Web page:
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Wm & H'ry

Literature, Love, and the Letters between Wiliam and Henry James

J. C. Hallman

Publication Year: 2013

Readers generally know only one of the two famous James brothers. Literary types know Henry James; psychologists, philosophers, and religion scholars know William James. In reality, the brothers’ minds were inseparable, as the more than eight hundred letters they wrote to each other reveal. In this book, J. C. Hallman mines the letters for mutual affection and influence, painting a moving portrait of a relationship between two extraordinary men. Deeply intimate, sometimes antagonistic, rife with wit, and on the cutting edge of art and science, the letters portray the brothers’ relationship and measure the manner in which their dialogue helped shape, through the influence of their literary and intellectual output, the philosophy, science, and literature of the century that followed.

William and Henry James served as each other’s muse and critic. For instance, the event of the death of Mrs. Sands illustrates what H’ry never stated: even if the “matter” of his fiction was light, the minds behind it lived and died as though it was very heavy indeed. He seemed to best understand this himself only after Wm fully fleshed out his system. “I can’t now explain save by the very fact of the spell itself . . . that [Pragmatism] cast upon me,” H’ry wrote in 1907. “All my life I have . . . unconsciously pragmatised.”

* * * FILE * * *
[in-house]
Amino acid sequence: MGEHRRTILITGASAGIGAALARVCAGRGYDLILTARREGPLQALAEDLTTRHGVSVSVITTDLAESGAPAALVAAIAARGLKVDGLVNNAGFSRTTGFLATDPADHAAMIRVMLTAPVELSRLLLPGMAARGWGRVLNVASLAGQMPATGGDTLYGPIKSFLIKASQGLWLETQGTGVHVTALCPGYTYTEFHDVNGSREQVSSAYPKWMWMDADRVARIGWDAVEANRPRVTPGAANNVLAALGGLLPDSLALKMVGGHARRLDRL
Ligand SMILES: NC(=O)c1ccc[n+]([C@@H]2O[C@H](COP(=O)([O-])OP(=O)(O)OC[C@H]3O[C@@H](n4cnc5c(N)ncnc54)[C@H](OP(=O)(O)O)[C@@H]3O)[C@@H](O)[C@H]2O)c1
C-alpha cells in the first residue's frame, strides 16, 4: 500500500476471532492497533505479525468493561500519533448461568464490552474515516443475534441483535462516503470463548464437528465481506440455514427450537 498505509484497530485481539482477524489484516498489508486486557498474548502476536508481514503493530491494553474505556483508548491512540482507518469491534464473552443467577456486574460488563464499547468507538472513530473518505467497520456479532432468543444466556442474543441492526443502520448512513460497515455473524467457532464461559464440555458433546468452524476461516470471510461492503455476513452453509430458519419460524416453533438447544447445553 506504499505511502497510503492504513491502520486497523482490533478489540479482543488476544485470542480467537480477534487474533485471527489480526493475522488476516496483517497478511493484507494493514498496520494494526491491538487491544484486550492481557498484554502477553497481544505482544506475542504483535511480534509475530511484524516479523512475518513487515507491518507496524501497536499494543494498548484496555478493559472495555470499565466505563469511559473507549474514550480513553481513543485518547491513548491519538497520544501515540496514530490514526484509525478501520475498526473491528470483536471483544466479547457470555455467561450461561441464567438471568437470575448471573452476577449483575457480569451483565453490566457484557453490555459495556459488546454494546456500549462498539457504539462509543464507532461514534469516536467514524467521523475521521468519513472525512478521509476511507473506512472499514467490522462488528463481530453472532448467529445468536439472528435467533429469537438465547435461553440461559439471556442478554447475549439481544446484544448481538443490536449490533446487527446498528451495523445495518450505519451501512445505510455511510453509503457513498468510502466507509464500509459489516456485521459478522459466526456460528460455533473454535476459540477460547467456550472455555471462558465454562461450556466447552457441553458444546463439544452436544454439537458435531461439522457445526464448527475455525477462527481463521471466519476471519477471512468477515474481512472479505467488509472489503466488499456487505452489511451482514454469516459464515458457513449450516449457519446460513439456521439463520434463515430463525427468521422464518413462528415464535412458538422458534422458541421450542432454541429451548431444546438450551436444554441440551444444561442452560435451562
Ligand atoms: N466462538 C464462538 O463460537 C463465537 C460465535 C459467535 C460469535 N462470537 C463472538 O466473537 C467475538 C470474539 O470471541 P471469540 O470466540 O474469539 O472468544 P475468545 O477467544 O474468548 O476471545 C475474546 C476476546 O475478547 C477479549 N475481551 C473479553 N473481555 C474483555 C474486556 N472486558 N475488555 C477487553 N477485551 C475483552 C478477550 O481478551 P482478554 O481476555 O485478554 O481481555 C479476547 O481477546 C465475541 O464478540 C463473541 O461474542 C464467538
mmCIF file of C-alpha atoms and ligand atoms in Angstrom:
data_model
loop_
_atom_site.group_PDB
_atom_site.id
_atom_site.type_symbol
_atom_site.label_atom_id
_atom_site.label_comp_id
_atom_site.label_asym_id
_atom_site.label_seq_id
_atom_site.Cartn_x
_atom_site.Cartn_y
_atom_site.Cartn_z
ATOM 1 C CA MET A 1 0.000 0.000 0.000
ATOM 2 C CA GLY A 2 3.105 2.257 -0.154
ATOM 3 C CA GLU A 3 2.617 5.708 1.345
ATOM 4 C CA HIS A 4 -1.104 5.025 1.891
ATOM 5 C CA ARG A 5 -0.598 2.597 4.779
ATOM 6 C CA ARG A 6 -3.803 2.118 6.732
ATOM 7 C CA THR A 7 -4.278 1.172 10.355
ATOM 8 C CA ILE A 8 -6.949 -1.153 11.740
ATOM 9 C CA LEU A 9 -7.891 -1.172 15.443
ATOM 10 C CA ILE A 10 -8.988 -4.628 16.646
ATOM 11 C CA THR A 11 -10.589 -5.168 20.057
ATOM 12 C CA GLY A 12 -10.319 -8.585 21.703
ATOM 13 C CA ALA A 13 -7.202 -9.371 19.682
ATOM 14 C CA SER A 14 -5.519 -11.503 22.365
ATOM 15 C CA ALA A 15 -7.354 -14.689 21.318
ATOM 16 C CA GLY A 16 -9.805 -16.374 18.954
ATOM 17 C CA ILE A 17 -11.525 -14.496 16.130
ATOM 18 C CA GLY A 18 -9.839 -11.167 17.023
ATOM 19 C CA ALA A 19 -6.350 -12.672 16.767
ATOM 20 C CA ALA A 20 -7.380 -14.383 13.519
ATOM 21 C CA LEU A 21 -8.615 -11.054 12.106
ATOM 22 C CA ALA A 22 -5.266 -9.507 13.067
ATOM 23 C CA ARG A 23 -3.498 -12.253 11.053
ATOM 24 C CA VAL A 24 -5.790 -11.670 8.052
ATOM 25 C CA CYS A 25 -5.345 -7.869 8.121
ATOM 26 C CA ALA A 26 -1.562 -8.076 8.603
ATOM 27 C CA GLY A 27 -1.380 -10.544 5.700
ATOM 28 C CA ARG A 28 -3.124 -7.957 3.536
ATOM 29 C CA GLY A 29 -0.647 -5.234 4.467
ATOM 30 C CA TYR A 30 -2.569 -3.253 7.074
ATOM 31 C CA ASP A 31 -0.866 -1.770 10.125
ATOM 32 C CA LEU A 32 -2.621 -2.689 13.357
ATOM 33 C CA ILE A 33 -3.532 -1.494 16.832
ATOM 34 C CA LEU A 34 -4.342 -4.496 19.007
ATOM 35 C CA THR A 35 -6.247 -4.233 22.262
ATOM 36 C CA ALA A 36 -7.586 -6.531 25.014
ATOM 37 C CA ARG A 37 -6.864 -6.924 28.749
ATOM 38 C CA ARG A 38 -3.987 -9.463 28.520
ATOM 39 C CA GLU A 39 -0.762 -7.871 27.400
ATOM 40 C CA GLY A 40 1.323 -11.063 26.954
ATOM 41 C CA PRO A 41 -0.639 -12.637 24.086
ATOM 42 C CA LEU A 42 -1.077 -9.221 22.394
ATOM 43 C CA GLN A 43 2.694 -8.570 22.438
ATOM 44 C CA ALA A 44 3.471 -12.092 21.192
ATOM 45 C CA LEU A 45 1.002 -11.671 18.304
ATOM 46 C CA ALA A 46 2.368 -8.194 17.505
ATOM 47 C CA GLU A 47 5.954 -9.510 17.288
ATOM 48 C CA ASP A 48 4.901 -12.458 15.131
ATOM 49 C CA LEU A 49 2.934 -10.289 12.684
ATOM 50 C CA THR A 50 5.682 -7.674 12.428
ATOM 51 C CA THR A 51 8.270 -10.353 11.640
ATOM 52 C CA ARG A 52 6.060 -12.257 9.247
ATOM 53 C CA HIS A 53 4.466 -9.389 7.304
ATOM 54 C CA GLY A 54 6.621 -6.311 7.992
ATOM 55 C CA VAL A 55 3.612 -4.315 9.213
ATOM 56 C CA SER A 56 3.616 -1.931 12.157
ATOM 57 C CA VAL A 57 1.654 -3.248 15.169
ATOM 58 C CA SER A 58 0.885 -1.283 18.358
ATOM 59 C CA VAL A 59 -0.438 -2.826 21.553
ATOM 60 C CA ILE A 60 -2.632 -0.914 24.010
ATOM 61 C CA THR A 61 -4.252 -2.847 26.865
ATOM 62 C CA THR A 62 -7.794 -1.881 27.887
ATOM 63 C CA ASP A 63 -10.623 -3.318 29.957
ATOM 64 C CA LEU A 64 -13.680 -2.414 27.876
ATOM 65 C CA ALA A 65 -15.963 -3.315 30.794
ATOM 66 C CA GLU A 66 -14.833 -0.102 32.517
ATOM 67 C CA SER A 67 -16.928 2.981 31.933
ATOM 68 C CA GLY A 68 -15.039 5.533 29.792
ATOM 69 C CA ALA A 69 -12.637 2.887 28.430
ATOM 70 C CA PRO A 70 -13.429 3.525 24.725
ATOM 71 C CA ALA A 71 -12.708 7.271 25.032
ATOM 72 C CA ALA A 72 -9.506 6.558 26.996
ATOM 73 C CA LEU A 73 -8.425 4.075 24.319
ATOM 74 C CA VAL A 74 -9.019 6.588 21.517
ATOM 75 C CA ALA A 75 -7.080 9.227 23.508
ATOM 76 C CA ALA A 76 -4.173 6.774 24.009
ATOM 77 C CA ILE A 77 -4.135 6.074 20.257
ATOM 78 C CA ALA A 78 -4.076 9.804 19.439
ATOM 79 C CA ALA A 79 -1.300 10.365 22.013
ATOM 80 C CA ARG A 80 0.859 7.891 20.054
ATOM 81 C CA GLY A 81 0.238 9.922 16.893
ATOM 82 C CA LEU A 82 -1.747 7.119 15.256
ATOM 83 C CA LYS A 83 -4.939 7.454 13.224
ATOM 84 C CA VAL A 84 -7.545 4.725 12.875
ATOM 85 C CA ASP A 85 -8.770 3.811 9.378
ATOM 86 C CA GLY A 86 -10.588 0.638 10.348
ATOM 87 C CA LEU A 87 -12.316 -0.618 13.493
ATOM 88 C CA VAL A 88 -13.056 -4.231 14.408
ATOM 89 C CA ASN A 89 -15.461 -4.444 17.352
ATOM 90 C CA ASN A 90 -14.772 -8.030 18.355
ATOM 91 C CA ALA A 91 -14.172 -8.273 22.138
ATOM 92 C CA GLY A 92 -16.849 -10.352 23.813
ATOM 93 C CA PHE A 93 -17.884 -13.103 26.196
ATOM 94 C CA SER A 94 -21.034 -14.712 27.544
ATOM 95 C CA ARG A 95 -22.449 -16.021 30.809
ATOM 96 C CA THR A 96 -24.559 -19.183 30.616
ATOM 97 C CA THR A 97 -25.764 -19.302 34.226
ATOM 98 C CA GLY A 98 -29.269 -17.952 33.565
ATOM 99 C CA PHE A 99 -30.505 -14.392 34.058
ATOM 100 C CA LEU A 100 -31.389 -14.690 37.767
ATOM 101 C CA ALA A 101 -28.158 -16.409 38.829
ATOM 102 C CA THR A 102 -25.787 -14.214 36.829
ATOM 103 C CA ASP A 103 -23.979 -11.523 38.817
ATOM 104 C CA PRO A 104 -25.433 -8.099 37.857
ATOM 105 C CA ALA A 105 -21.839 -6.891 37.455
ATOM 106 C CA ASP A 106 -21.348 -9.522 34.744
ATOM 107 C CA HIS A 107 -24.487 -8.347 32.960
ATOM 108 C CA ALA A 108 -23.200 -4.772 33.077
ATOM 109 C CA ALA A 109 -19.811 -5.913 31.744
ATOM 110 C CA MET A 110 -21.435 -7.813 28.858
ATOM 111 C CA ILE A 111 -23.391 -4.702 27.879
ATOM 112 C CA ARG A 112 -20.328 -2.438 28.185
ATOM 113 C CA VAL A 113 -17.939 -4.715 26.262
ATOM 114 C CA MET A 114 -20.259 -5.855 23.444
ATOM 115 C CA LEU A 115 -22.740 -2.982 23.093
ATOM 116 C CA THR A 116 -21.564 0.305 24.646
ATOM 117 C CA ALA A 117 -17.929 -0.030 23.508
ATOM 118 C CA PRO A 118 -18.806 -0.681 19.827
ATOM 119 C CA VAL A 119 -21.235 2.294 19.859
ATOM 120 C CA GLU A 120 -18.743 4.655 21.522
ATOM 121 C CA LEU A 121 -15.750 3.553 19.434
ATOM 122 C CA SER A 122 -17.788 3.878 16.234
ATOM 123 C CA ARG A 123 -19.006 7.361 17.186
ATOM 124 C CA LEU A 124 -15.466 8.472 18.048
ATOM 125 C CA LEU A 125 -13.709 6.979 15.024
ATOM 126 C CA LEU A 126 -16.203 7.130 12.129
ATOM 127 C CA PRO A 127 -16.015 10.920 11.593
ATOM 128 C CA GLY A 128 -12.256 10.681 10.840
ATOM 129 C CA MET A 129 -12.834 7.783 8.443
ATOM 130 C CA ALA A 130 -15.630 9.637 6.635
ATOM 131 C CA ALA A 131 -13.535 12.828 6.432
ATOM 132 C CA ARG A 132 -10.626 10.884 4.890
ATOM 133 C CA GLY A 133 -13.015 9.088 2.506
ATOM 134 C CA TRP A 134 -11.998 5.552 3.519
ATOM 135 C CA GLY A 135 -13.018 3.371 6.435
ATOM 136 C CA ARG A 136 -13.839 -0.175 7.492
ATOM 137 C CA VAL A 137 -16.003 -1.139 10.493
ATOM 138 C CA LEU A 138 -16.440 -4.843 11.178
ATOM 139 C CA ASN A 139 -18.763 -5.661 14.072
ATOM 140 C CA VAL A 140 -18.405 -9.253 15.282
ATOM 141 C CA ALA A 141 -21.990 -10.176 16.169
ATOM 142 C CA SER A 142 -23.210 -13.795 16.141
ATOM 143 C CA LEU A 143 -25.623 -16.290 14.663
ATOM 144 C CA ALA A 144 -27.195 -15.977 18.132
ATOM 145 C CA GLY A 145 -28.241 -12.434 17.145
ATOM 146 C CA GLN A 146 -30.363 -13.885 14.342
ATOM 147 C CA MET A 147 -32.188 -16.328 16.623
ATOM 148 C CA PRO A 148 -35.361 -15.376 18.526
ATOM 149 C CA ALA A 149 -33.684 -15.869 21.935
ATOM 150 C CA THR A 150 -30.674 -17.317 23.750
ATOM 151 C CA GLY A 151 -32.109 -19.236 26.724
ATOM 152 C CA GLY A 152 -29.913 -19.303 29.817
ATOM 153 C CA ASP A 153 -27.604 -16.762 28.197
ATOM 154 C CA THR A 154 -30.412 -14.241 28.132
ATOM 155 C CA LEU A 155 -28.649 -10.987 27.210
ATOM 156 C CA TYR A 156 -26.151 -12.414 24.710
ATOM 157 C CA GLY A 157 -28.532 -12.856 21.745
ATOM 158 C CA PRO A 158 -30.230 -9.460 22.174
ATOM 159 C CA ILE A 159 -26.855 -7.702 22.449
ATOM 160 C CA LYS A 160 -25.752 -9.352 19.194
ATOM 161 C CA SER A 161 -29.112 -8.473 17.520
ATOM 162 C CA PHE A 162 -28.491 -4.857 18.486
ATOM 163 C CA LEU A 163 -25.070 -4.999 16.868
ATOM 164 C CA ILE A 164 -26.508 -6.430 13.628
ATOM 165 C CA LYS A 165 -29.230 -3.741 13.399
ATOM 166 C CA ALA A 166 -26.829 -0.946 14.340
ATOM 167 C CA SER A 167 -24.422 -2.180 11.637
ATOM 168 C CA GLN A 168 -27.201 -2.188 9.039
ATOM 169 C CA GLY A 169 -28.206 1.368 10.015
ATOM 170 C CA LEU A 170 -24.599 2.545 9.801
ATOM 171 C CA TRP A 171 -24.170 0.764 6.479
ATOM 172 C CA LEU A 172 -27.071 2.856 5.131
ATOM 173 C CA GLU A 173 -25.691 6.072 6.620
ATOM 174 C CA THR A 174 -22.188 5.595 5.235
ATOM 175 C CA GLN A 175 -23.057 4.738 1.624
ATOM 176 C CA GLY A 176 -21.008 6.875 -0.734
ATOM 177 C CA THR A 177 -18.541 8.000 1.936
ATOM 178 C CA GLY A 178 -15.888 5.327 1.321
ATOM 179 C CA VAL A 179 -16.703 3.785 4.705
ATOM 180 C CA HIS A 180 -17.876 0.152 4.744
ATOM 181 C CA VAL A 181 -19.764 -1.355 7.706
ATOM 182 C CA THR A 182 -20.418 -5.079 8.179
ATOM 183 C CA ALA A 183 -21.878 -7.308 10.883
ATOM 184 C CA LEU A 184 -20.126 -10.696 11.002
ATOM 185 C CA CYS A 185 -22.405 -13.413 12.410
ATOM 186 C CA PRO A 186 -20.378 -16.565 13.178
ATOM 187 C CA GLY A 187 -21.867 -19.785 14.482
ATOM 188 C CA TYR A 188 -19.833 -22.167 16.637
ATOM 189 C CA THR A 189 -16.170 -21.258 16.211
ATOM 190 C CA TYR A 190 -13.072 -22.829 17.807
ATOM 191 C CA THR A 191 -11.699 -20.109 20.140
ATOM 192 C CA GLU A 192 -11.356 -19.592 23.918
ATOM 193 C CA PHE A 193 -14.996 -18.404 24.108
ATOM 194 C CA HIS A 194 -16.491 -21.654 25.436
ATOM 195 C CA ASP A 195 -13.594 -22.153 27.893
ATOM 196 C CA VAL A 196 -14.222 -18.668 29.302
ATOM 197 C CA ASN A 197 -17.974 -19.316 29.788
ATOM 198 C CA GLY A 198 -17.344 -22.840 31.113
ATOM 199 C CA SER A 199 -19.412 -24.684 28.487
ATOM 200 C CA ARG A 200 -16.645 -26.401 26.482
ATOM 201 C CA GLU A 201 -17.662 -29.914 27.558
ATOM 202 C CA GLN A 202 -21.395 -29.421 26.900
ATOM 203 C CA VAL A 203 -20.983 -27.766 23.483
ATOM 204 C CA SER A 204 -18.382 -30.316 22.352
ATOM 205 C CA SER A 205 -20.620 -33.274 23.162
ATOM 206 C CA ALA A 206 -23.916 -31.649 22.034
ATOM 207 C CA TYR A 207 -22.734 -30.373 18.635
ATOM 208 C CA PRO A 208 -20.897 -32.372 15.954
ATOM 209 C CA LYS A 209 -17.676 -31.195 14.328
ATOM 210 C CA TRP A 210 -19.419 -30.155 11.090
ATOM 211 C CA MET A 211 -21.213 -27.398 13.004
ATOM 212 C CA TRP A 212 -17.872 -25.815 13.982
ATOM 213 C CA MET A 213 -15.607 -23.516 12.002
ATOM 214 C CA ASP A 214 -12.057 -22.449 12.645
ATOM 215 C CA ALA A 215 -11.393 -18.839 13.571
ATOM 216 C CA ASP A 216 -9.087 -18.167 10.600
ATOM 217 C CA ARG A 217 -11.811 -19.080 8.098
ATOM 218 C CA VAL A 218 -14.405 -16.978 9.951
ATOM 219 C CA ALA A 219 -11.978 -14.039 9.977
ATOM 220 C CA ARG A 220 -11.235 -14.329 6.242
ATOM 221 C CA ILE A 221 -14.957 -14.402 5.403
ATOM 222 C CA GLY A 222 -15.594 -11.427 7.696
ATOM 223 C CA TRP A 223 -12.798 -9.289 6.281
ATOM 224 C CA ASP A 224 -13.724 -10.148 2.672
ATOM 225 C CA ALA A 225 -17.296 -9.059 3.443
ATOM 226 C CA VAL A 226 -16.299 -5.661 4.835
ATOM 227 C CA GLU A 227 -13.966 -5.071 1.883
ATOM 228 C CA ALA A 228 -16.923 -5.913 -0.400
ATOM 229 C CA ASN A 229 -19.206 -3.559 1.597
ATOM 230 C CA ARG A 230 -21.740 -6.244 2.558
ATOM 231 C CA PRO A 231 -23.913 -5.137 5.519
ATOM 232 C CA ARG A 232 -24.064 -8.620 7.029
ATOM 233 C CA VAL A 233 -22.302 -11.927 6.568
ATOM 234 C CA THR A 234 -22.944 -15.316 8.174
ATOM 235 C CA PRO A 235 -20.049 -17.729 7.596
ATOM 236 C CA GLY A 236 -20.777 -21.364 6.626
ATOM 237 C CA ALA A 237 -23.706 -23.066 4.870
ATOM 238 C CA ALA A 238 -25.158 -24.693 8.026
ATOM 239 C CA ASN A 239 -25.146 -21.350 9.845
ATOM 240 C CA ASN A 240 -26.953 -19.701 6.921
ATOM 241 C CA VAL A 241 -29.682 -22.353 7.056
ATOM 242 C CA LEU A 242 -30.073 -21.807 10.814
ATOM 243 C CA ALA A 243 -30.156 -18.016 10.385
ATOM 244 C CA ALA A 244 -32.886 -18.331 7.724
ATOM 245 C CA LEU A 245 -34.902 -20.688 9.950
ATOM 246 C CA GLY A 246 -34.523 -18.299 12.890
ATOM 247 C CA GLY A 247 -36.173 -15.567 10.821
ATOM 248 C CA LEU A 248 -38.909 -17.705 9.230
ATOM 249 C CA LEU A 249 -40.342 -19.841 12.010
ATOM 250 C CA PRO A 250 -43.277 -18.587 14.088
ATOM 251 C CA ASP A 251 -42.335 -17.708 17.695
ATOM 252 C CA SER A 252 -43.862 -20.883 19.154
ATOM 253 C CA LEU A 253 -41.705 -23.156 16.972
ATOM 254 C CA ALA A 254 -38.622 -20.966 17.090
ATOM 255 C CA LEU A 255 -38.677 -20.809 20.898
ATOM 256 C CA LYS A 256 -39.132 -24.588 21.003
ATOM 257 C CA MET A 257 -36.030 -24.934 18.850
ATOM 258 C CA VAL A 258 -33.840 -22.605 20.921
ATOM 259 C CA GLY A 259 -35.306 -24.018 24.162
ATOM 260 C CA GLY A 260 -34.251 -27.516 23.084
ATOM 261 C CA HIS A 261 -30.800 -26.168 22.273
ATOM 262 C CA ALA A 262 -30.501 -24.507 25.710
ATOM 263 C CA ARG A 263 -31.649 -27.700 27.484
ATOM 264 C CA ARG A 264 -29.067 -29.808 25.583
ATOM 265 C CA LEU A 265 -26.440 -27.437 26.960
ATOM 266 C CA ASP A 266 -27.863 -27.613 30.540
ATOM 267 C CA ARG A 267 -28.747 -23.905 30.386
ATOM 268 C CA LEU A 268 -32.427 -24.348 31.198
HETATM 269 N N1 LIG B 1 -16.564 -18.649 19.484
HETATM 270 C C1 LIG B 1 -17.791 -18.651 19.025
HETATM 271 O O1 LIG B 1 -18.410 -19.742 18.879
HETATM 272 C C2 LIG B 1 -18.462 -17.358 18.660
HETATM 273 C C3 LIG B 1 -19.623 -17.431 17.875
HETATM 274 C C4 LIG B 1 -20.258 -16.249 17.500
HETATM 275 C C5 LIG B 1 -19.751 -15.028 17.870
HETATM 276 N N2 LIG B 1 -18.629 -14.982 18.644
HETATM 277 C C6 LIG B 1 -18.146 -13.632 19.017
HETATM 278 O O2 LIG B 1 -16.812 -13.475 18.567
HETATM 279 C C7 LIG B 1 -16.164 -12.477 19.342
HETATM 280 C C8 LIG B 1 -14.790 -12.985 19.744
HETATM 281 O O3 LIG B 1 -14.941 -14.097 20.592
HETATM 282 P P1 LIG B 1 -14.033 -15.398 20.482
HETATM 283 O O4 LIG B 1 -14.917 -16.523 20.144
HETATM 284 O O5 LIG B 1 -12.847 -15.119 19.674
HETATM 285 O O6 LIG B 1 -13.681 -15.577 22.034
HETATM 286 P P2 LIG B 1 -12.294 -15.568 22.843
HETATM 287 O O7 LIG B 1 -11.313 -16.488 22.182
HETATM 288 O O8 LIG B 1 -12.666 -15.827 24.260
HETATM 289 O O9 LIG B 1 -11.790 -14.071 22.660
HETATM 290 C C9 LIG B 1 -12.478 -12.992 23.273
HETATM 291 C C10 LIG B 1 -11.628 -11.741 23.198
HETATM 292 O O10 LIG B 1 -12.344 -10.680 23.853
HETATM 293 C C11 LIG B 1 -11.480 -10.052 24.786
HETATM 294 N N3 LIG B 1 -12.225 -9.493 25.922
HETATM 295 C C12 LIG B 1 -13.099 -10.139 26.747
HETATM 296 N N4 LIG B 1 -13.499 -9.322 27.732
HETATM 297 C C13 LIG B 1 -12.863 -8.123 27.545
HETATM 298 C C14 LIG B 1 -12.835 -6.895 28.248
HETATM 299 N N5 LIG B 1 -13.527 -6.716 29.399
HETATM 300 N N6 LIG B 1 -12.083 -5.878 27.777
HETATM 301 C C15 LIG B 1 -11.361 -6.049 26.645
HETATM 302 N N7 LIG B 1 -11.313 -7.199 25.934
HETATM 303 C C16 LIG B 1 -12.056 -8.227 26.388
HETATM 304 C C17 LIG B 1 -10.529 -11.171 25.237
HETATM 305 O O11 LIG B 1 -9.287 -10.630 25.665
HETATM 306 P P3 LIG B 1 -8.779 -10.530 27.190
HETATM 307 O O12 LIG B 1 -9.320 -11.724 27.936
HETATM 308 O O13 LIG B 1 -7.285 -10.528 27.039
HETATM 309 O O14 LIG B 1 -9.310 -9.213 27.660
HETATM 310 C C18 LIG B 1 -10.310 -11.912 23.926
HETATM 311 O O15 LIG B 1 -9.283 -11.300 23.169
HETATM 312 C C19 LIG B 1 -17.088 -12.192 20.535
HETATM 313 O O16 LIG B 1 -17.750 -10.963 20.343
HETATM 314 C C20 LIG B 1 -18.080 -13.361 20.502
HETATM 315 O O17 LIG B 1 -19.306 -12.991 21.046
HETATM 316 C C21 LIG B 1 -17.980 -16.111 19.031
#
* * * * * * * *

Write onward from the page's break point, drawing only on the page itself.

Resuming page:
Wm was never able to be quite so gracious in return. In 1868, he lashed out at the “every day” elements of two of H’ry’s early stories, and then explained: “I have uttered this long rigmarole in a dogmatic manner, as one speaks, to himself, but of course you will use it merely as a mass to react against in your own way, so that it may serve you some good purpose.” He believed he was doing H’ry a service as he criticized a growing tendency toward “over-refinement” or “curliness” of style. “I think it ought to be of use to you,” he wrote in 1872, “to have any detailed criticism fm even a wrong judge, and you don’t get much fm. any one else.” For the most part, H’ry agreed. “I hope you will continue to give me, when you can, your free impression of my performance. It is a great thing to have some one write to one of one’s things as if one were a 3d person & you are the only individual who will do this.”